Some of you may remember Marcus Sheridan when he was just a guy who owned an outdoor pool company and wrote a blog called The Sales Lion. I loved reading his blog, I loved the way he wrote, and in general I loved the way he thinks; still do.
by Eddie Van 3000 via Flickr
One of those things most of us who’ve been around a long time (too long for some lol) will eventually see is something we disagree with, even if it’s a relatively small thing. One of those things I sometimes advocate for new bloggers is that if you see something that sparks a thought in your mind, whether you agree with it or not, it’s pretty good inspiration to respond to it; that’s exactly what I did when I came across something I disagreed with, and I’m sharing it with you because, in the long run, you might take the point of this post and use it for your own potential long term success.
Unfortunately, I can’t find the article anymore, not because it’s not on his new site but because the Wayback Machine, which has never failed me before, failed me this time; sigh… Luckily, I remember enough of what he said that I can reference here; y’all should thank me for this bit of recall. 🙂
Marcus wrote a post titled It’s Called a BLOG, Not a BRAG. His point at the time was that many blogs are written more with the person writing the blog in mind than the readers. His postulation is that no one is interested in reading about you, the blog owner; they want to know what you have to offer them, or what you can do for them. He later clarified that he was talking about business blogs when we talked, but since I’d also “kind of” crossed that line, I still decided to address it.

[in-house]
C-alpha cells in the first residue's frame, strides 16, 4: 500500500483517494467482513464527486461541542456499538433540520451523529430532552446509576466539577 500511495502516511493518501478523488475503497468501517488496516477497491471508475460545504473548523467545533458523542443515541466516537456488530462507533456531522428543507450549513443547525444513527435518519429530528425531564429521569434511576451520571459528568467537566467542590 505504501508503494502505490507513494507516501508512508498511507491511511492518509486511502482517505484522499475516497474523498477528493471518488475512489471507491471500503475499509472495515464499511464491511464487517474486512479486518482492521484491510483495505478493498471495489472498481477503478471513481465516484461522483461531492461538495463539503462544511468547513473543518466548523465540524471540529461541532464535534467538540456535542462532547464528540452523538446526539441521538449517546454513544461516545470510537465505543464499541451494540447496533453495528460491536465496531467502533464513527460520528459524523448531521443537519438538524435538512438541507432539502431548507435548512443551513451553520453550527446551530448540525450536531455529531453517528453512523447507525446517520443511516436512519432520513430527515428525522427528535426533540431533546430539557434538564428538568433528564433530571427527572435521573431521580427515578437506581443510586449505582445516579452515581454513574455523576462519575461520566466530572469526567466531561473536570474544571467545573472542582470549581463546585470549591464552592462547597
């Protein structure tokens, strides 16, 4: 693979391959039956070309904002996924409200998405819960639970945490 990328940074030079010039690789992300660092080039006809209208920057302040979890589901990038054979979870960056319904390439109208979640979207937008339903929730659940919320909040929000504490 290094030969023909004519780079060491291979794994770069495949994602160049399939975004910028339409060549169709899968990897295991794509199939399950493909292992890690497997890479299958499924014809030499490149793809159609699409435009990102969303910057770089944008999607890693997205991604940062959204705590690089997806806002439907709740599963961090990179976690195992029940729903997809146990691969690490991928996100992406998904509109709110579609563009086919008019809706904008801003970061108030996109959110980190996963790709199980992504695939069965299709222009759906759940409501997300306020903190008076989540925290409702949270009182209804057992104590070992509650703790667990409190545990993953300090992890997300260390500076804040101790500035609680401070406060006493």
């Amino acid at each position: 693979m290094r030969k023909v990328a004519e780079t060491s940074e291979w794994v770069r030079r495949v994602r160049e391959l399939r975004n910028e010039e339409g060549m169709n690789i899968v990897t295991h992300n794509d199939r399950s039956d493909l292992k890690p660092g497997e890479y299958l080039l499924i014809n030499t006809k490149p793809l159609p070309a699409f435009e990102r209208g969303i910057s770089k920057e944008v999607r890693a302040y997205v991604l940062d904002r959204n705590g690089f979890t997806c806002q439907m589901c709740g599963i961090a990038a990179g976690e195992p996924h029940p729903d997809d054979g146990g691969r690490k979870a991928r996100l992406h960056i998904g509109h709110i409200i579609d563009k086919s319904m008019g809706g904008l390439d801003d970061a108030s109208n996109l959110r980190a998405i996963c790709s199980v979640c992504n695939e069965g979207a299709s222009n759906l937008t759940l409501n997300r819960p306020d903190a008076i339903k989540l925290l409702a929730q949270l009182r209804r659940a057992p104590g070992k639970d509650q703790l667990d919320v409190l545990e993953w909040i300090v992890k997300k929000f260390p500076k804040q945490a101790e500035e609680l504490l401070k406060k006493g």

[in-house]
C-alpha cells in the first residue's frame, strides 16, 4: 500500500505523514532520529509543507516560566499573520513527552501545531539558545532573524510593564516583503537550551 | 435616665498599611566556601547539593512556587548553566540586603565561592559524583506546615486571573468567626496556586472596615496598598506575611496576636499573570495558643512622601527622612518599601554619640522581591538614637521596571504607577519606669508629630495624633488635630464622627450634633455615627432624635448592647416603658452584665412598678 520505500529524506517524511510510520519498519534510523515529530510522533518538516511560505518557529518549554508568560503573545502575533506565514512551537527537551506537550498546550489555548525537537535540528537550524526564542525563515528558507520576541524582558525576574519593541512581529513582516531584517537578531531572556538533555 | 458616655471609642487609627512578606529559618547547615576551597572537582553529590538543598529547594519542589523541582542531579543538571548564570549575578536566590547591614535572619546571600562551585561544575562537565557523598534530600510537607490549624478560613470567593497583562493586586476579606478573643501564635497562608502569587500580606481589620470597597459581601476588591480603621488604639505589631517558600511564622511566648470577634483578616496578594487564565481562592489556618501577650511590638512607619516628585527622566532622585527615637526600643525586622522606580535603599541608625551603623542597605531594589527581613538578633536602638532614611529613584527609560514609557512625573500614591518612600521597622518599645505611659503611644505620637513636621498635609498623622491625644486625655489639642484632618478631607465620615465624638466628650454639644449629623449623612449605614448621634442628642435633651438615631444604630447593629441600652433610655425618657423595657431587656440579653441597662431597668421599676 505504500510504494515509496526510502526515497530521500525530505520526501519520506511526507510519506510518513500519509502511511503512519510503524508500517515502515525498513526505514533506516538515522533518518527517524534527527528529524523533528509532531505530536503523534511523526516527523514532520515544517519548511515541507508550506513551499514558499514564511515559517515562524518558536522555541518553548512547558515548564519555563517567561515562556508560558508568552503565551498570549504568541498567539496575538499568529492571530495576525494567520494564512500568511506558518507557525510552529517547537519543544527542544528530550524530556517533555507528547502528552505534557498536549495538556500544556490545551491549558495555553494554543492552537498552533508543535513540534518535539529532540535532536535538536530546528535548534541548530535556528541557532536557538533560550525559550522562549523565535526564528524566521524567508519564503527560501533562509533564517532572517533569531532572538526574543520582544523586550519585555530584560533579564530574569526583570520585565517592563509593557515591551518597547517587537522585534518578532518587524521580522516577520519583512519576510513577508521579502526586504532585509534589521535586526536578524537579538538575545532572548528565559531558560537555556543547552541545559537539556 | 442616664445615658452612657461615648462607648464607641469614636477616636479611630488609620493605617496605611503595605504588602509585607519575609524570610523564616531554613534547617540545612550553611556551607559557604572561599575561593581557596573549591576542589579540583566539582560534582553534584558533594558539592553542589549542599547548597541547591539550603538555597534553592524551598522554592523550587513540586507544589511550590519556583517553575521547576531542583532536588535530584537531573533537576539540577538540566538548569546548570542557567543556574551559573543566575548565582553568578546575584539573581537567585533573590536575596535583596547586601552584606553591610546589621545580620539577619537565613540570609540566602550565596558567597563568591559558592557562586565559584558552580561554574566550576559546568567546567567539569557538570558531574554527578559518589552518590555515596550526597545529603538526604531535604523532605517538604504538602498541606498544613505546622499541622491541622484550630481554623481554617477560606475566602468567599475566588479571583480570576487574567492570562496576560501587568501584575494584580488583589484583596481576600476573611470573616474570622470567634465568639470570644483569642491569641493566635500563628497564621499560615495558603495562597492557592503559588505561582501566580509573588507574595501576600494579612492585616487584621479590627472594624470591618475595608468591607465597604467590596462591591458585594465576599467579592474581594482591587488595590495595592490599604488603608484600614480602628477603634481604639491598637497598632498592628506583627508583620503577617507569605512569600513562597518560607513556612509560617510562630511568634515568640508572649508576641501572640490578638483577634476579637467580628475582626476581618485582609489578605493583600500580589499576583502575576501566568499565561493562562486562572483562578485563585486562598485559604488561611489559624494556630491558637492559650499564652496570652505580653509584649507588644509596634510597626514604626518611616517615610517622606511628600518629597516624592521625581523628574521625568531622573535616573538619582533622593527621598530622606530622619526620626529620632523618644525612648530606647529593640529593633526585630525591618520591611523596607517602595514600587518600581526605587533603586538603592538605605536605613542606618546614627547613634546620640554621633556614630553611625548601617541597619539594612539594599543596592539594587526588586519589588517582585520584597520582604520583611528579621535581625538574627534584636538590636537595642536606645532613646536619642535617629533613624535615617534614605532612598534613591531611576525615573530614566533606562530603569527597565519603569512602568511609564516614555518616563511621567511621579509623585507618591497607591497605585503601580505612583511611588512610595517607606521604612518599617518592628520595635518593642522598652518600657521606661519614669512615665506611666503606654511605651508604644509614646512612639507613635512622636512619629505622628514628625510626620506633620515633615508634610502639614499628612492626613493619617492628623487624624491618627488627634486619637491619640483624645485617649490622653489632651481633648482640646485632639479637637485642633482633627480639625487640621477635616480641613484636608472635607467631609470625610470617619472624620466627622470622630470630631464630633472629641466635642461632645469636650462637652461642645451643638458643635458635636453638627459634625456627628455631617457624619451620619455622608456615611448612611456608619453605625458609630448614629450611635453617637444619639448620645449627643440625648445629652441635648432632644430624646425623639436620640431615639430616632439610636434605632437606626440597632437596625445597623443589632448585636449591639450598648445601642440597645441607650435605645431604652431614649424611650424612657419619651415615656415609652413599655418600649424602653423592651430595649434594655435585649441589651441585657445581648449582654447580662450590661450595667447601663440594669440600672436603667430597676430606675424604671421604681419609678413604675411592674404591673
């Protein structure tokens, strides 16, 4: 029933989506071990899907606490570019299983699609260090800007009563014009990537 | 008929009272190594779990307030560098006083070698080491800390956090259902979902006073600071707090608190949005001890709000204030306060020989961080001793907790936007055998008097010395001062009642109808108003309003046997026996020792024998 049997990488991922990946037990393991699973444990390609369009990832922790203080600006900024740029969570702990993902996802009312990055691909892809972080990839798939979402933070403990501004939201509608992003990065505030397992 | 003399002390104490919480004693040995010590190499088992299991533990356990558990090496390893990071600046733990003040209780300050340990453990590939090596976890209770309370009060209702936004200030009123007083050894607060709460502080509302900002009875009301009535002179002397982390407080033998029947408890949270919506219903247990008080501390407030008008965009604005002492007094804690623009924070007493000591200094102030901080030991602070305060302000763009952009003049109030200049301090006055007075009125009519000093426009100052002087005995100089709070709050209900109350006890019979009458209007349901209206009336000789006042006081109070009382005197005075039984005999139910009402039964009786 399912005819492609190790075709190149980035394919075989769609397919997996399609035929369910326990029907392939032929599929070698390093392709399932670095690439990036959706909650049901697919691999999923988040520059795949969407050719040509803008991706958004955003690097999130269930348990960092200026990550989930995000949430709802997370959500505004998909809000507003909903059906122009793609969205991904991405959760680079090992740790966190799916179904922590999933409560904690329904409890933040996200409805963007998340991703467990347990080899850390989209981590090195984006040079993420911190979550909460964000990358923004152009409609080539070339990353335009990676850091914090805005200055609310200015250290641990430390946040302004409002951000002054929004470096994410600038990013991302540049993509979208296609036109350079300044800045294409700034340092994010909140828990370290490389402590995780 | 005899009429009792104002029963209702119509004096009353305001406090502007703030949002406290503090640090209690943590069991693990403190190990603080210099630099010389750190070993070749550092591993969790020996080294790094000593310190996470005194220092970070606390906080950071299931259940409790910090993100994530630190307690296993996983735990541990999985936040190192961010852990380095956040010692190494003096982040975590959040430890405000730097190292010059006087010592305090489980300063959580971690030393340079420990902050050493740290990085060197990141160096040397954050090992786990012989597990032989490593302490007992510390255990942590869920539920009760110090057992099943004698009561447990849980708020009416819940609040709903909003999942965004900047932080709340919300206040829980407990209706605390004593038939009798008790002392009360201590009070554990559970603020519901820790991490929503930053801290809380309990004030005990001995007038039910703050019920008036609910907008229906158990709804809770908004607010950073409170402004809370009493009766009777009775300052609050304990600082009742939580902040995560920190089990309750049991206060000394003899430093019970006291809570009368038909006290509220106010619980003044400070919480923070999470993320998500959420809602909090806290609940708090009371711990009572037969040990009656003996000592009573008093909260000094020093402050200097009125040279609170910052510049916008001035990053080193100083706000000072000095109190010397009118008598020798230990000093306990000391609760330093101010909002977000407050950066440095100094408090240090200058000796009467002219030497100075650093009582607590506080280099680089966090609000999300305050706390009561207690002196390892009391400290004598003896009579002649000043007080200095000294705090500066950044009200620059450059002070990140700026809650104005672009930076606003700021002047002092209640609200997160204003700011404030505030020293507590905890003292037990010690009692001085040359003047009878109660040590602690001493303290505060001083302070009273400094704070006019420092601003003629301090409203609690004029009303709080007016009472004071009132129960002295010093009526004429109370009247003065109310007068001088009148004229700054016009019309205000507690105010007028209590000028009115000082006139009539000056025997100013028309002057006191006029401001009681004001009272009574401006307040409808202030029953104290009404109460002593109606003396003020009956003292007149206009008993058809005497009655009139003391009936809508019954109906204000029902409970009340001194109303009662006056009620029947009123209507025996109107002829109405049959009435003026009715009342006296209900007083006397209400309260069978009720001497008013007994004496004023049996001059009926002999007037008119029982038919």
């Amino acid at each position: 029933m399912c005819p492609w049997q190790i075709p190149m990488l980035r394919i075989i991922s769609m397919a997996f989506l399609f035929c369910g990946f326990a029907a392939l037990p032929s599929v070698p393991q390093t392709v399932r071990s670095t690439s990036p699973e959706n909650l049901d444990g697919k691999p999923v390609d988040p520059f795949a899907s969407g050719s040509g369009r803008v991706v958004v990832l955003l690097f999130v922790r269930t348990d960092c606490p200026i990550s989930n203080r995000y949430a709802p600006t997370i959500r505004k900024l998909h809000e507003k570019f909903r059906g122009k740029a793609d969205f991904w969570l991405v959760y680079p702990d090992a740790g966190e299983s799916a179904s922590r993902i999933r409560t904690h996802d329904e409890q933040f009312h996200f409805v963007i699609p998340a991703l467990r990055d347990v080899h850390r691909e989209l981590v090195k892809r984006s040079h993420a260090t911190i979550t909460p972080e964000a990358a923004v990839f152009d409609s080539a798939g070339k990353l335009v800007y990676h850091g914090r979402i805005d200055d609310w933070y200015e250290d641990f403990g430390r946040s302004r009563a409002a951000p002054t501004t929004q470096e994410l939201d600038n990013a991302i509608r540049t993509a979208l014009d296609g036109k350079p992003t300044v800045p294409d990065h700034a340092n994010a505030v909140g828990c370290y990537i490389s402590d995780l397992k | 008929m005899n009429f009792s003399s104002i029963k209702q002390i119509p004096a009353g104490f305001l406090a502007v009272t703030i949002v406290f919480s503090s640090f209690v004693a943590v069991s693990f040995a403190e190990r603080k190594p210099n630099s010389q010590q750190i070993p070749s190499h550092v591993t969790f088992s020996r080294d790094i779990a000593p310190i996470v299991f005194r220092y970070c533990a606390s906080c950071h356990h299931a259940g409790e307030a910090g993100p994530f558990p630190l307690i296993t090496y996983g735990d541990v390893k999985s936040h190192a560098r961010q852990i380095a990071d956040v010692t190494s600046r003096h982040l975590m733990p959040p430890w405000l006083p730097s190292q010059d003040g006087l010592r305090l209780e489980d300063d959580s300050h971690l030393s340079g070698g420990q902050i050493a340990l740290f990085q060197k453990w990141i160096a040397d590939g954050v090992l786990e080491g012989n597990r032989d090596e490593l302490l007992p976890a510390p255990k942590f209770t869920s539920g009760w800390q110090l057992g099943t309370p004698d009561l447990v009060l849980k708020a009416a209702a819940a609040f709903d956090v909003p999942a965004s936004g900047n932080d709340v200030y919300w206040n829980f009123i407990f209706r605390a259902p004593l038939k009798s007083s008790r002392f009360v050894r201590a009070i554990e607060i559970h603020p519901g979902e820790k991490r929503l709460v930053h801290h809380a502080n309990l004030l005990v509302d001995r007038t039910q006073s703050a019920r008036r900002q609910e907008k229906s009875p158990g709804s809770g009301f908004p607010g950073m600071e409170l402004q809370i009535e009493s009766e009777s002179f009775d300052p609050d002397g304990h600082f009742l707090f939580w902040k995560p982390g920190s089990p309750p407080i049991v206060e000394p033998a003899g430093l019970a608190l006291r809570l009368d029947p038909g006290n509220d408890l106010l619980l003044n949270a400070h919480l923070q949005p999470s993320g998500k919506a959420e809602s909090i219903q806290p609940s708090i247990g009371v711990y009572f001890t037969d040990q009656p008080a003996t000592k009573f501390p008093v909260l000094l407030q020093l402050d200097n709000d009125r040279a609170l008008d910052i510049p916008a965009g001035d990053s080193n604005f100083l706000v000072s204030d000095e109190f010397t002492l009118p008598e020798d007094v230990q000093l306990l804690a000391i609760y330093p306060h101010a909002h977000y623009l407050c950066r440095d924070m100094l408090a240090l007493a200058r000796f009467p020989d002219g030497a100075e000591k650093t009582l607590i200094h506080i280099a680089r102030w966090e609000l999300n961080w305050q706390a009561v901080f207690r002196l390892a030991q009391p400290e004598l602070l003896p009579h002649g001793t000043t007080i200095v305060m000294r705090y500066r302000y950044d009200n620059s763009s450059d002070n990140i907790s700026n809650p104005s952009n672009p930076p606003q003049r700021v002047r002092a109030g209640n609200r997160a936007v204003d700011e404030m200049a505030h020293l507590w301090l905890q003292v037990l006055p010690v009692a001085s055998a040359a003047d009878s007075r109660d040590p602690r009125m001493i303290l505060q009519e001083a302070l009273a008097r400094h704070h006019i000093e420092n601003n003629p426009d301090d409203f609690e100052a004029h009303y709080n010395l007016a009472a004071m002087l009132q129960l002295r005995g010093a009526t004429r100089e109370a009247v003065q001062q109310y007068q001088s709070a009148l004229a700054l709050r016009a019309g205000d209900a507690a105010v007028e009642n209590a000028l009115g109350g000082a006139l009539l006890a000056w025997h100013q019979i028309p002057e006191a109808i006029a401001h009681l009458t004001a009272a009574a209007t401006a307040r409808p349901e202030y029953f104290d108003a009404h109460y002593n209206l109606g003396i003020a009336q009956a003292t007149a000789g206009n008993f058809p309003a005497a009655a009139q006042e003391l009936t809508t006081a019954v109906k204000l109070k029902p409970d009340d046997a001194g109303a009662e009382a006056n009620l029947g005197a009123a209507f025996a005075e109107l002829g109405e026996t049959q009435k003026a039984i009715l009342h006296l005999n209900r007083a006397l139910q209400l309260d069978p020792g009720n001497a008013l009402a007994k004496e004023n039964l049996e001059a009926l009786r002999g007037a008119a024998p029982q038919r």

He does make a good point. If every post that’s written comes across as “I, I, I” and offers nothing else, it’s possible that at some point some readers might not want to visit anymore unless they like that person a lot. However, I couldn’t totally agree because to some it came across as a blanket statement across the board; that’s not true.
I’ll counter that point by asking a few questions. One, what if the blog is a collection of personal stories? What about like my business blog, like when I wrote about the 20th anniversary of my being self employed, or other articles where I often lead into my points of view by telling true stories of things I’ve encountered to help people identify with the lesson of the day? Or what about this blog, where I recently wrote a post about the 14th anniversary of this blog and still gave tips on blogging while also talking about my journey so far?
Those are the questions, and here’s the premise, which leads to the title of this article. Even if you’re writing about a specific thing like Carol Stephen does with her blog titled Your Social Media Works, which is also the name of her business? She often connects her life to her topic; in my opinion that’s what makes her blog interesting.
With that said, it’s time for the 5 reasons why your blog is definitely about you, no matter what you write about:
1. Blogs with personality make for a better read.
If you’d had the opportunity to read Marcus’ post literally, it was almost saying that you should just sell or market and not do anything else. Of course he wasn’t saying that, nor does he do that; he’s very personable. What’s also interesting about his blog is he writes a lot of posts about himself, telling stories of what happened and what brought him to the place he is today.
The point was to not keep talking about how successful you are if you’re selling something such as affiliate products, courses, membership sites, etc. You don’t want to be seen as… well, let’s let Clint Eastwood say it to you…
2. We want to feel we know the person writing the blog, no matter what type of blog it is.